An increase in holiday airport traffic means longer lines at baggage check, security, and boarding. Arrive at the airport early, so you’re not running between gates or cutting it close for your boarding call. It’s recommended arriving at the airport three hours before your flight – yes, we mean for flights within Canada – at Christmastime to ensure you’re not rushed. If you have any special requests, like flying with a pet, disabilities, or small children, you might want to arrive earlier to avoid hiccups. Don’t slow down security lines further: make sure your carry-on is packed appropriately following carry-on baggage restrictions, and have your boarding pass and passport ready when you reach the front of the security line.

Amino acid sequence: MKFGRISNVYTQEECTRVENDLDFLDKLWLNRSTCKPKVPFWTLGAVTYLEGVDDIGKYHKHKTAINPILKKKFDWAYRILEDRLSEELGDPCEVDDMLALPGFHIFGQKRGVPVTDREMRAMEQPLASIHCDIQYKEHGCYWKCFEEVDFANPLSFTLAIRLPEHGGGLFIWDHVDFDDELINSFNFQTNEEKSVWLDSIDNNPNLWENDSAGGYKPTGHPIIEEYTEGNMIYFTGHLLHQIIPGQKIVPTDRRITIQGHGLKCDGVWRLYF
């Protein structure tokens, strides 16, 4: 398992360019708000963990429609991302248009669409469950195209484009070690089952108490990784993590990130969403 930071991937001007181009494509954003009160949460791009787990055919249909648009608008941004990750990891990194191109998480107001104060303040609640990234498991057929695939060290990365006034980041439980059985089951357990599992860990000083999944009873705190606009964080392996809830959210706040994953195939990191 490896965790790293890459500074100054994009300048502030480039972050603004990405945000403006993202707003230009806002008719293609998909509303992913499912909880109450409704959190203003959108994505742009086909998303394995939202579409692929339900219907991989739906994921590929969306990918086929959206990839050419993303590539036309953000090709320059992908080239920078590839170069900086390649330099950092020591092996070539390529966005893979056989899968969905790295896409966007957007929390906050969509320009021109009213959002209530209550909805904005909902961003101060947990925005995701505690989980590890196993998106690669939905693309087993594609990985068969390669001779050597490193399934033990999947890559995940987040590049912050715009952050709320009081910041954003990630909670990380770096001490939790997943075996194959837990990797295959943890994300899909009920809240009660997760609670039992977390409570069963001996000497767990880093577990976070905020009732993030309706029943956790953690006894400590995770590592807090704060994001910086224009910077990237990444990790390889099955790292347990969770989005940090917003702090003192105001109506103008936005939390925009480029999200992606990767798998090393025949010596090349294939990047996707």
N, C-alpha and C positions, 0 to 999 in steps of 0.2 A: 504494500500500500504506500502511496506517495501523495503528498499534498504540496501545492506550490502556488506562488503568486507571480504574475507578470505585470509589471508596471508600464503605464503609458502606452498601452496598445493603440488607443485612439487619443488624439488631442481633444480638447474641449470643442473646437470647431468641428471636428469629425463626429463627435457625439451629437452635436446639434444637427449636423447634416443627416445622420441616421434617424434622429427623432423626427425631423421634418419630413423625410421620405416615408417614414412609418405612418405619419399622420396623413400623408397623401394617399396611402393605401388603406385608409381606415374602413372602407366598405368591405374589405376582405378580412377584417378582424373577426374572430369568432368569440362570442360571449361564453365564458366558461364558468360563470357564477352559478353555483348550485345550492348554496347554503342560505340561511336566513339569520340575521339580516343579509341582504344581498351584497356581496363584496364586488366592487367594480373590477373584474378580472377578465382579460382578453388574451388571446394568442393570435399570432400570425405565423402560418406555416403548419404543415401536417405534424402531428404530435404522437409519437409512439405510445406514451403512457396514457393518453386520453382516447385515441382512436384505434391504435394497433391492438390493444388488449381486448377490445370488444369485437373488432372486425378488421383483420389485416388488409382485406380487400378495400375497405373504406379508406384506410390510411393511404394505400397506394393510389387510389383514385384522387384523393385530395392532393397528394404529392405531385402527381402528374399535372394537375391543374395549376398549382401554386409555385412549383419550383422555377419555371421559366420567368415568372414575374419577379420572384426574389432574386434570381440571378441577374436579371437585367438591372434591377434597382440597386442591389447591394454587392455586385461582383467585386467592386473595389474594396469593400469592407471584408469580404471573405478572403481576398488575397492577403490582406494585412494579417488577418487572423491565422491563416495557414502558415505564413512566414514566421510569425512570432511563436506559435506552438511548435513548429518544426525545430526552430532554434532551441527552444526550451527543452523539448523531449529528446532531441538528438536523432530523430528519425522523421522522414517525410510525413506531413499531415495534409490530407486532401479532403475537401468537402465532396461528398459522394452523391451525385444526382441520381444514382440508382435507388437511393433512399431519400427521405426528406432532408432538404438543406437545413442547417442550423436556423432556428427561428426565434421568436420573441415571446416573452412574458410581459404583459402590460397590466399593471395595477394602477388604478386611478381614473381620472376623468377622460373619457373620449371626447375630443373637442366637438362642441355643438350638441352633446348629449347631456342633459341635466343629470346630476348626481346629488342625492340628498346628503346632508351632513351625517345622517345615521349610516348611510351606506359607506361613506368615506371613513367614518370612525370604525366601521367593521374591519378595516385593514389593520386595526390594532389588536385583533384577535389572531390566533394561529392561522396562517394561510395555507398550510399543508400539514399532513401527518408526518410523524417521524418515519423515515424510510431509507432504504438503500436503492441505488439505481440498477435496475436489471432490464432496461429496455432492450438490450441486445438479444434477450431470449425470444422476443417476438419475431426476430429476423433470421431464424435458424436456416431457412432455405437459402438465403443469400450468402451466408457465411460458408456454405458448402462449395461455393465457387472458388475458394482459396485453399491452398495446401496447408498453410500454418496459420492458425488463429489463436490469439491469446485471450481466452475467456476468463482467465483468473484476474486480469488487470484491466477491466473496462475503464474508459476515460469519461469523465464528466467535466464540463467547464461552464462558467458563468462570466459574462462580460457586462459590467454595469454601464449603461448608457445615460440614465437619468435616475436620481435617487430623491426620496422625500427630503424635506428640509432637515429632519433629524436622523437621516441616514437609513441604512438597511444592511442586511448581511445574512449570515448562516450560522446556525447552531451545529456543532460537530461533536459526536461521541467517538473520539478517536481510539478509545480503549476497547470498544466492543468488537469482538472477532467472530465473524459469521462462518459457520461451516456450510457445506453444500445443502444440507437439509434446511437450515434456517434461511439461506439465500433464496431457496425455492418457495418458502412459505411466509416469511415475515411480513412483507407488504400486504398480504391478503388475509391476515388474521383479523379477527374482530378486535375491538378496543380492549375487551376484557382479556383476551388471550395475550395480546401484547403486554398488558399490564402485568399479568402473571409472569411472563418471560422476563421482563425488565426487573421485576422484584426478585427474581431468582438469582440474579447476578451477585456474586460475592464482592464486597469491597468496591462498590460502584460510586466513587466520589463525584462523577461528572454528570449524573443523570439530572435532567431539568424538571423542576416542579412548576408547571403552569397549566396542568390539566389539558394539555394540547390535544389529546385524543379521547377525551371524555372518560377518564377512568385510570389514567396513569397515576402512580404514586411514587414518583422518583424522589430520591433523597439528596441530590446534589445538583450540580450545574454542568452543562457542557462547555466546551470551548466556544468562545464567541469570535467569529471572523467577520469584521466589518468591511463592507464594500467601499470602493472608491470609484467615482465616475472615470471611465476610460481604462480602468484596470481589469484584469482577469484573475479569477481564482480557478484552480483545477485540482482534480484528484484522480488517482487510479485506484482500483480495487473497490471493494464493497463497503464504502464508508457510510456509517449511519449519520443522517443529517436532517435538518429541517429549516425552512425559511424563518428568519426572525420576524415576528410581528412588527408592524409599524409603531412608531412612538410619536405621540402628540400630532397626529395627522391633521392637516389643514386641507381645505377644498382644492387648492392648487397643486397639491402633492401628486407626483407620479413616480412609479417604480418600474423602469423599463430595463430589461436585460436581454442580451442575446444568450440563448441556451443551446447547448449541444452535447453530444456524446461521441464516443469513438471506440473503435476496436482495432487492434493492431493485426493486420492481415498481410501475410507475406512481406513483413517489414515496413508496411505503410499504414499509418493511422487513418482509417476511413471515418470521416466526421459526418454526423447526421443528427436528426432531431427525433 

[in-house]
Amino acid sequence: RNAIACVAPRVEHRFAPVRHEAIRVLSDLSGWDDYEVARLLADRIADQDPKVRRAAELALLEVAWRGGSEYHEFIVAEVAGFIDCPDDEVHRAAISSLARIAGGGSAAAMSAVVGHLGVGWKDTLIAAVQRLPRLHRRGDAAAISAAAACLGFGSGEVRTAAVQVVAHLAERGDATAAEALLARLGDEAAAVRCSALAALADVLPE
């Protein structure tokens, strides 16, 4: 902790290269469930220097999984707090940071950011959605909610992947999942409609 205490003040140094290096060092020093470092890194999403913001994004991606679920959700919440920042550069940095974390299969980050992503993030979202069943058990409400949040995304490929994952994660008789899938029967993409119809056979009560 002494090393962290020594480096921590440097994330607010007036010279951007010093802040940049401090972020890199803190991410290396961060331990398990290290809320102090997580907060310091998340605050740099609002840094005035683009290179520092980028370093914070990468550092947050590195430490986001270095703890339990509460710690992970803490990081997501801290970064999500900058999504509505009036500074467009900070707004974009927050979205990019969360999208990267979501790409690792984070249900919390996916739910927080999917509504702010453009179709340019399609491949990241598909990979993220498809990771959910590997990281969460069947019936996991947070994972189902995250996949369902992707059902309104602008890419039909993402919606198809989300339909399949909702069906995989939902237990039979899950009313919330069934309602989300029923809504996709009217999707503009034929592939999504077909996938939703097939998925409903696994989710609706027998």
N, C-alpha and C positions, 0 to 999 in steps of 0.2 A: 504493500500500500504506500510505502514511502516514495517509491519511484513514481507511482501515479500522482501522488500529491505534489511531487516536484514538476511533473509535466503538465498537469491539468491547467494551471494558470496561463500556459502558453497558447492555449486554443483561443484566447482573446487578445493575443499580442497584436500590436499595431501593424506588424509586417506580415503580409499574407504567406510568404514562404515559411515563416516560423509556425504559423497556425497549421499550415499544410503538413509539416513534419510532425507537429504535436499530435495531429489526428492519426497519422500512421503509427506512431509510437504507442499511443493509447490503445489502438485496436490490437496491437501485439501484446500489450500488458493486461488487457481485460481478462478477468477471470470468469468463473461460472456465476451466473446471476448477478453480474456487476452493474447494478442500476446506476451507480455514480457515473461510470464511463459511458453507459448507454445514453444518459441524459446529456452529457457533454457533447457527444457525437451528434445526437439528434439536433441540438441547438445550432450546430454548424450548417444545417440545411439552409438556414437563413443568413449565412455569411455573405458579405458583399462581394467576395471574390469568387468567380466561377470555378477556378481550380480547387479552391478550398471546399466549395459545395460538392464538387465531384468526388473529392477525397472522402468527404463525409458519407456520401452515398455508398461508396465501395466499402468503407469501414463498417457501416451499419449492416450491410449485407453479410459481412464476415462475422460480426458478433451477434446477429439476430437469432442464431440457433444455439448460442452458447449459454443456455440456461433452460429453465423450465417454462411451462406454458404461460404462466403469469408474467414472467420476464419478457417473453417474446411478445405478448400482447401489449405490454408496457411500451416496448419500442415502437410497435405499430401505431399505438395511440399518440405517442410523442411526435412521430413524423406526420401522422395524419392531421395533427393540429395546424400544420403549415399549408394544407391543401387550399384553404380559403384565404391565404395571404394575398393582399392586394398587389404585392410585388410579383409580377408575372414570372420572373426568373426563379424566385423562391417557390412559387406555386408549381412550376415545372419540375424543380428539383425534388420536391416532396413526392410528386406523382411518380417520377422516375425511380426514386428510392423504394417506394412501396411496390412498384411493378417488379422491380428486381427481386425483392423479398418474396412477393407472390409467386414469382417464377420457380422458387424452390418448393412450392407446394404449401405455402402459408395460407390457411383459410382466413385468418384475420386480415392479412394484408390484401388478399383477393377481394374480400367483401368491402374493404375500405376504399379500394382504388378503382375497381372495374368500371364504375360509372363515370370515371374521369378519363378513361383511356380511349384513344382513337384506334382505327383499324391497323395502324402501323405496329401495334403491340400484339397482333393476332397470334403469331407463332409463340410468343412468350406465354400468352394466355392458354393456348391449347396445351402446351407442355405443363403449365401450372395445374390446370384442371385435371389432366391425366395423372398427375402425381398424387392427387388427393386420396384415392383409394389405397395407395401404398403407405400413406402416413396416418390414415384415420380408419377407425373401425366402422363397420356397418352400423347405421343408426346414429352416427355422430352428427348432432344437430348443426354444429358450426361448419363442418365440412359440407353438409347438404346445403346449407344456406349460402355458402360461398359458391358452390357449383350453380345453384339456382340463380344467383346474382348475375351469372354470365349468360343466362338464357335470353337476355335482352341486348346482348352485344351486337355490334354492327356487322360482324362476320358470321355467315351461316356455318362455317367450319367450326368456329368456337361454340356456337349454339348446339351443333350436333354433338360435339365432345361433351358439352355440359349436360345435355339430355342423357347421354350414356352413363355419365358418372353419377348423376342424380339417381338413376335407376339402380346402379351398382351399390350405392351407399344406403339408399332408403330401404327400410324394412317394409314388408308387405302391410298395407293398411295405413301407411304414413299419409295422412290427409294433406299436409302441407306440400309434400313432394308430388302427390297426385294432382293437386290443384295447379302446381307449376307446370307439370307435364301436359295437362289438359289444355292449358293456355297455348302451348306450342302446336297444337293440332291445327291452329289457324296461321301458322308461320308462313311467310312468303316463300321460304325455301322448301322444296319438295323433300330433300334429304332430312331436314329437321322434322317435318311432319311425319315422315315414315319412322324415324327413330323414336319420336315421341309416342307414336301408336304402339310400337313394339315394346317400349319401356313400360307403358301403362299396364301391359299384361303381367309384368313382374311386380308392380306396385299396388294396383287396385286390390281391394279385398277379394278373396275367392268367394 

4. Consider a stopover hotel
If you’re flying out of an airport outside of your city or town, consider a stopover hotel the night before your flight. Eliminate the need for an early morning alarm clock and don’t risk driving in inclement weather while rushed. Stopover hotels include parking, so you don’t have to worry about asking a favour of a friend to drop you off before the sun rises, or worry about airport parking.
5. Don’t wrap Christmas gifts
If you’re packing Christmas gifts to take home for Christmas morning, don’t wrap them before you fly. This goes for carry-on baggage primarily, but we recommend this tip for your checked luggage, as well. For carry-on luggage, the transportation authority will need to see what you have packed and that means ripping off the shiny paper and undoing bows if you’ve already done your wrapping. You don’t want time – and pretty paper – to go to waste, and you definitely don’t want your travel partner to see their Christmas surprise. Save the wrapping for when you land, packing gifts between other items so they’re hidden from snooping eyes. Some airports do have gift wrapping stations between gates once you’re through security so you can get to work like Santa’s elves before you board.
6. Prepare for delays